Florida State University College of Law
425 West Jefferson Street
Tallahassee, Florida 32306
TippingTheScales (2013): NR
U.S. News (2013): 48
AboveTheLaw (2013): NR
FLORIDA STATE LAW STUDENTS SAY…
Academics & Programs: Florida State University’s College of Law “could not be in a better location.” It is “literally across the street” from the Capitol and various courts in downtown Tallahassee. This state capitol location—you did know it was the state capitol, didn’t you?—is the reason why the school offers “more opportunities for clerkships and judicial externships than any other Florida law school” and “provides a perfect balance between obtaining a legal education while still enjoying your youth.” The school (which has a “top-notch” program in environmental law) recently renovated the courthouse facility formerly occupied by Florida’s First District Court of Appeals, which has given future students an appellate courtroom , four trial courtrooms, a suite of clinical offices, and even more classroom space.” While offering an upgrade in facilities, the new building is right next door to the current law school, maintaining its propitious location. “With state government jobs being a primary area for law school grads to find [employment], what more could you ask for?” asks a student.
Students here are a satisfied bunch, for reasons that start with the affordable in-state tuition, and carry right over to their classmates and faculty. Nearly everyone speaks of the resounding friendliness of the student body; “Everyone is very close, and “competitiveness is healthy and never cutthroat.” “While we all want to succeed, we are not stepping all over each other to do it,” agrees a 2L. Perhaps this travels down from the professors—FSU “has a knack for recruiting talent,” apparently—who have a tremendous following amongst the students. The professors here “are extremely knowledgeable [in] their specialty,” “have incredible insight,” and “are always accessible.” The courses on offer from these illustrious professors are “challenging and very helpful for postgraduation” and “make you want to learn from them—even if you weren’t particularly interested [in] their topic of instruction at first.” Similar kudos go to the “extremely helpful” administrators: “Your problems are their problems, and they work diligently with you to solve them.”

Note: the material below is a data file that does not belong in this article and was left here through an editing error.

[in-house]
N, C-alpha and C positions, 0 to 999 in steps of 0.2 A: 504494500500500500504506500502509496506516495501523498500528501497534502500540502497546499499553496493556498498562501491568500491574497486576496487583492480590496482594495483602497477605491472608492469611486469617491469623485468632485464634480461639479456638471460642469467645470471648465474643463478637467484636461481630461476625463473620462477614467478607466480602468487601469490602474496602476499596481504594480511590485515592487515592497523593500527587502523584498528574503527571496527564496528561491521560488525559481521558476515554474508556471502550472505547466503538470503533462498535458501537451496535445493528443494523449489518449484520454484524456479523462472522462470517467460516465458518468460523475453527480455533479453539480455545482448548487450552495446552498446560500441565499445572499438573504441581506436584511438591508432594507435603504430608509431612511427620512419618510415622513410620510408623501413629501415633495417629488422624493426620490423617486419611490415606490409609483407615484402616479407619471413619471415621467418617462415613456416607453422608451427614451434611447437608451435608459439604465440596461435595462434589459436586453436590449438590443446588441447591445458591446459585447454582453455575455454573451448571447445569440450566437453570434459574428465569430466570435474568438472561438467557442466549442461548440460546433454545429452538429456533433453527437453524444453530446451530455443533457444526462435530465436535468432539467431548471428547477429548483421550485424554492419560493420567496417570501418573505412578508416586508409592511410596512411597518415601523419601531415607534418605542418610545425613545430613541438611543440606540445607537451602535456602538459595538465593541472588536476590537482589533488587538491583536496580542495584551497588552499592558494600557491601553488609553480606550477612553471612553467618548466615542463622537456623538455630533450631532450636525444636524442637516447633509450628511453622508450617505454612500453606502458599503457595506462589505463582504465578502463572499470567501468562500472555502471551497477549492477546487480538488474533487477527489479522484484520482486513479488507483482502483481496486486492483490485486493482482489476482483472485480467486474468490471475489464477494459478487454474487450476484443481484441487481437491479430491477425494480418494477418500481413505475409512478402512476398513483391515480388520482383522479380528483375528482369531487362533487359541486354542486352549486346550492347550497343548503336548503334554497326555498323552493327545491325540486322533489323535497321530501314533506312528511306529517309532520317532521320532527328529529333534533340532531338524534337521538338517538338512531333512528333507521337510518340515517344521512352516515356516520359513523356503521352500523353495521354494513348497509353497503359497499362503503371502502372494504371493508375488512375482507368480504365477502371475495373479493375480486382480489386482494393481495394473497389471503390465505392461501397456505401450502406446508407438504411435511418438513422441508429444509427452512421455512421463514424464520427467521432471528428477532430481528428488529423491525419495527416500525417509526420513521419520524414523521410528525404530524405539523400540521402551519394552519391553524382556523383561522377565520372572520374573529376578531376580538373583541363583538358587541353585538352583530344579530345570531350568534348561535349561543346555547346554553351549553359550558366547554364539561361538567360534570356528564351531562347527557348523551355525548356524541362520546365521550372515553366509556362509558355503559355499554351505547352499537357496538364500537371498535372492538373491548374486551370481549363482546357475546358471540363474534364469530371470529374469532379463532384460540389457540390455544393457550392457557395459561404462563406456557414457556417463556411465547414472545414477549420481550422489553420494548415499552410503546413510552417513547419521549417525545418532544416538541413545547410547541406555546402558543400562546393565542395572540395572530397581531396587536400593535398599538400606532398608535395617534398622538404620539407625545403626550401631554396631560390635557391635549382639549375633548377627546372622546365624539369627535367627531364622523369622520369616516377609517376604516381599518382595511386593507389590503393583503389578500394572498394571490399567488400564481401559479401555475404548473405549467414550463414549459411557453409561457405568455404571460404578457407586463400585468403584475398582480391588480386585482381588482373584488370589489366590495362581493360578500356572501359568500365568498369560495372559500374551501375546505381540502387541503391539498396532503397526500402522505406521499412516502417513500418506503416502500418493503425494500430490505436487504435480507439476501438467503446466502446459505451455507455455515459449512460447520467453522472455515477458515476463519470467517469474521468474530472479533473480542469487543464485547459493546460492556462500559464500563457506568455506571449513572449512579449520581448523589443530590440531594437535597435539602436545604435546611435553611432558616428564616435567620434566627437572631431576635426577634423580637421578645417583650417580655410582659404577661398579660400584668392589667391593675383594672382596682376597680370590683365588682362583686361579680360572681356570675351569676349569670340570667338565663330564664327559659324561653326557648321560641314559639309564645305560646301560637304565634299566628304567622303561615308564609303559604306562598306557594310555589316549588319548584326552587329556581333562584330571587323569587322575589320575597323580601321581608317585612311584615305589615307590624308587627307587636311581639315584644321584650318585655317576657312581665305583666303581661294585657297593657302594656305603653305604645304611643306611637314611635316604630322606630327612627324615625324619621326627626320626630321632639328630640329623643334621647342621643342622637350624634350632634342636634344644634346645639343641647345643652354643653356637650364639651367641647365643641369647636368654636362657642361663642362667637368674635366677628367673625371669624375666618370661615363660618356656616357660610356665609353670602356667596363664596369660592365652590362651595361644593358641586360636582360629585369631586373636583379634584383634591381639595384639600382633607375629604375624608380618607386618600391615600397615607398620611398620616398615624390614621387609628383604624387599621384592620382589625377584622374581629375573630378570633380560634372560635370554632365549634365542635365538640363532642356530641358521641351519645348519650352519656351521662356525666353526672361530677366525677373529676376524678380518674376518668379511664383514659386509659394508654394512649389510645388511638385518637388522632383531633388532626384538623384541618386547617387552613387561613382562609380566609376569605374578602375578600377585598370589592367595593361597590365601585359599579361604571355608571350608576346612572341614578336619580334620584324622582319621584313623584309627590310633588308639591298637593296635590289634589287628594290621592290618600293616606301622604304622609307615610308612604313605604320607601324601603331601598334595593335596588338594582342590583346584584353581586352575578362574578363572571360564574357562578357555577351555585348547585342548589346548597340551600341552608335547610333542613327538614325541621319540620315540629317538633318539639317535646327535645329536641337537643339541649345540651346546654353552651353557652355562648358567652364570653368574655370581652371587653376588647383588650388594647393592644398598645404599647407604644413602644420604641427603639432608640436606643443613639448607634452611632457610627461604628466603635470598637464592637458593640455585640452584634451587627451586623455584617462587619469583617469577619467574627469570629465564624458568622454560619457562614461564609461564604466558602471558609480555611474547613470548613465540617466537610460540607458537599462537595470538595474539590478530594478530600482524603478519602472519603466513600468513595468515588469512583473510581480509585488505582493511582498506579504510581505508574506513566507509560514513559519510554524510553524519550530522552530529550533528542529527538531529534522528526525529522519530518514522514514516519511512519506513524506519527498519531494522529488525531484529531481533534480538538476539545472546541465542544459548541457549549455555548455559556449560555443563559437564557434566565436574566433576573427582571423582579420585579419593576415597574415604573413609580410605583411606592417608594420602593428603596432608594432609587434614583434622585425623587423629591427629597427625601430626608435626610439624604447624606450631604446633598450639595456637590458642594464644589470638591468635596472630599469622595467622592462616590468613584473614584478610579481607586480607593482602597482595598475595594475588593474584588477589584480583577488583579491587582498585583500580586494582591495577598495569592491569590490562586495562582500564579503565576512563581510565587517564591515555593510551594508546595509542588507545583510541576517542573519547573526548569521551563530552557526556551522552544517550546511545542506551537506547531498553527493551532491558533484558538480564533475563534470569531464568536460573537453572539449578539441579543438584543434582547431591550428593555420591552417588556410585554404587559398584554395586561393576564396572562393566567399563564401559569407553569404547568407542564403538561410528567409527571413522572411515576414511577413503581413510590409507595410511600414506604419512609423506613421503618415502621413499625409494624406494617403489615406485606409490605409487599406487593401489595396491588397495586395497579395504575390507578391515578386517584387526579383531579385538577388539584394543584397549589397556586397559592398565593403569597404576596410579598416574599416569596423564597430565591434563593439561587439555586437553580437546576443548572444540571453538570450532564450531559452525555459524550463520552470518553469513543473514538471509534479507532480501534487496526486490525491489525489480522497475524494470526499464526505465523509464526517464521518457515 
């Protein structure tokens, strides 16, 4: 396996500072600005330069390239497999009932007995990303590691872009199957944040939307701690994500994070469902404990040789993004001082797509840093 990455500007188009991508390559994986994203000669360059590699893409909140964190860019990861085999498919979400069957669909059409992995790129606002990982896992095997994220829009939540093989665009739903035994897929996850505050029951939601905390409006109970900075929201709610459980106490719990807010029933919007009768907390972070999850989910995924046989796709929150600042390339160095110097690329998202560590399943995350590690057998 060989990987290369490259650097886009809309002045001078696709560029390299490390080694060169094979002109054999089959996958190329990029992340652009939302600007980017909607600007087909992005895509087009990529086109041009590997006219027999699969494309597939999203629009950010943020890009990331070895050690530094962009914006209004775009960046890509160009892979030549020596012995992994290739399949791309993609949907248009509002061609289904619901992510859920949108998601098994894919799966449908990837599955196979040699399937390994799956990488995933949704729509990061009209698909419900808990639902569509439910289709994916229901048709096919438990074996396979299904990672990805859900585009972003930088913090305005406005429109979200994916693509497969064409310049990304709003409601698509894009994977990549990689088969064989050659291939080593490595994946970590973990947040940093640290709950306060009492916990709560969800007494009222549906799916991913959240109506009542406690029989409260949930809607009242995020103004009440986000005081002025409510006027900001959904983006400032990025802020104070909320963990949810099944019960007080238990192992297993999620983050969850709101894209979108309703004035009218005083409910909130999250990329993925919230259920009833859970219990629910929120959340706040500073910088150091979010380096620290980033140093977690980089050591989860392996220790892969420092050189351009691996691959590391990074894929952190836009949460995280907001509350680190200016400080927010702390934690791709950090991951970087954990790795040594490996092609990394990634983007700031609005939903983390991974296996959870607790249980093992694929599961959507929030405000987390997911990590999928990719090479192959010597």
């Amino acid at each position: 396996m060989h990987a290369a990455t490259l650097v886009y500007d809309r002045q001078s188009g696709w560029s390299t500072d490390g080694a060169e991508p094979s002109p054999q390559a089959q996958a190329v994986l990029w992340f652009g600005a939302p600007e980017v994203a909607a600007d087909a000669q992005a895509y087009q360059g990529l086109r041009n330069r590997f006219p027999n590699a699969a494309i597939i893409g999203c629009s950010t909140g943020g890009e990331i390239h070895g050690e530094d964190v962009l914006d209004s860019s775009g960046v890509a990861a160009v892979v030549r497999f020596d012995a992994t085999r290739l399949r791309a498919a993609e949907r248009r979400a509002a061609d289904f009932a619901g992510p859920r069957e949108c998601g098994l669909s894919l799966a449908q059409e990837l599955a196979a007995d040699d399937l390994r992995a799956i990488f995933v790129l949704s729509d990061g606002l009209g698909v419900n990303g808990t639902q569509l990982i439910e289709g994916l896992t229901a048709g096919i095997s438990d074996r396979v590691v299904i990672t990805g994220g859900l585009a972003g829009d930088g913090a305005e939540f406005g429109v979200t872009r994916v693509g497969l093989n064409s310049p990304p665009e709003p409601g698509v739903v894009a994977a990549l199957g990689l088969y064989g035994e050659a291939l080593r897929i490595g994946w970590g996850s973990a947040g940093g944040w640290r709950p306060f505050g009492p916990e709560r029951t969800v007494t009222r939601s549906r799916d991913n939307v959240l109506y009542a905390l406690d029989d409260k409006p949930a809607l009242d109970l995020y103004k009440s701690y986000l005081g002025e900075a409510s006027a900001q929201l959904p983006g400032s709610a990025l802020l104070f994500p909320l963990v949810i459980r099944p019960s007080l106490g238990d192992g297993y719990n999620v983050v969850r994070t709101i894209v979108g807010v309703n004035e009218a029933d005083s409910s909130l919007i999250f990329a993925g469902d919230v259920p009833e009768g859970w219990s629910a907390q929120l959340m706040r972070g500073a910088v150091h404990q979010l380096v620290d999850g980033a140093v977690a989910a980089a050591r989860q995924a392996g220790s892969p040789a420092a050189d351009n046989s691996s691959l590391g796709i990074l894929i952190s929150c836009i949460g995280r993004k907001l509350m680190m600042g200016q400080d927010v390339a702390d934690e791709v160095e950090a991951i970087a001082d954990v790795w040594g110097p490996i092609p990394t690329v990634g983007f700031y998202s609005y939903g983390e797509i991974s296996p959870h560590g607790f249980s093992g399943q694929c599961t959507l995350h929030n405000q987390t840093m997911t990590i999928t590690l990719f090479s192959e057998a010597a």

In thinking about life beyond the school, FSU also does a solid job of getting people ready. “I am confident that upon my graduation I will be able to face the legal world head-on and embark upon a competitive career!” says a 2L. The moot court team, coached by “engaged alumni and Tallahassee lawyers” is on a winning streak. The school offers “good preparation…for passing the bar exam” and creates a “family bond between all those involved with the school (faculty, administration, students, alumni, etc.)” that carries on past graduation, meaning the “opportunities for networking presented are good.” The fact that there are “tons of law firms in Tallahassee” doesn’t hurt, either. However, a few students do think that the school “needs more name recognition to help with job placement.”
Campus Life/Facilities: Such a friendly and “collegial” group is also a relatively active group: “It’s a small enough school where you will get to know at least half of the school.” The Student Bar Association does a “fantastic job of helping people to feel comfortable and stay involved,” as it “is really good at creating social activities to foster friendships,” and “put[s] on the majority of the social functions each year,” including weekly socials. “We’ve got more socials than any other school out there. That’s probably why [we] received the best SBA award two years running,” surmises a student. If you’re a partier, “There is definitely a partier segment at the law school.” If you’re not, “it’s fine, too.”
Sometimes life at FSU can feel much like a return to high school, and “Things can get a little clique-y.” “We call the law school BK Roberts High,” says a 2L, referring to the school’s hub, and home to most of its classrooms, faculty offices, and student lounge. Though the buildings are admittedly “not the best facilities” and definitely “need improvement,” the school is “making improvements slowly,” and students appreciate this year’s big changes now that the massive courthouse across the street has become part of the law school. This coming year, the second floor of Roberts Hall will be renovated into two new classrooms.
The atmosphere at FSU is “extremely cooperative” and “collegial…but competitive,” a healthy mix appreciated by all. “If you have to miss a class for something, you can always find someone to send you notes from class,” says a student. People often study and outline together here, and “everyone is friendly and willing and able to help you if you have a problem.” “I love it here. I would definitely go here all over again,” says a 3L.
* The Princeton Review is not affiliated with Princeton University.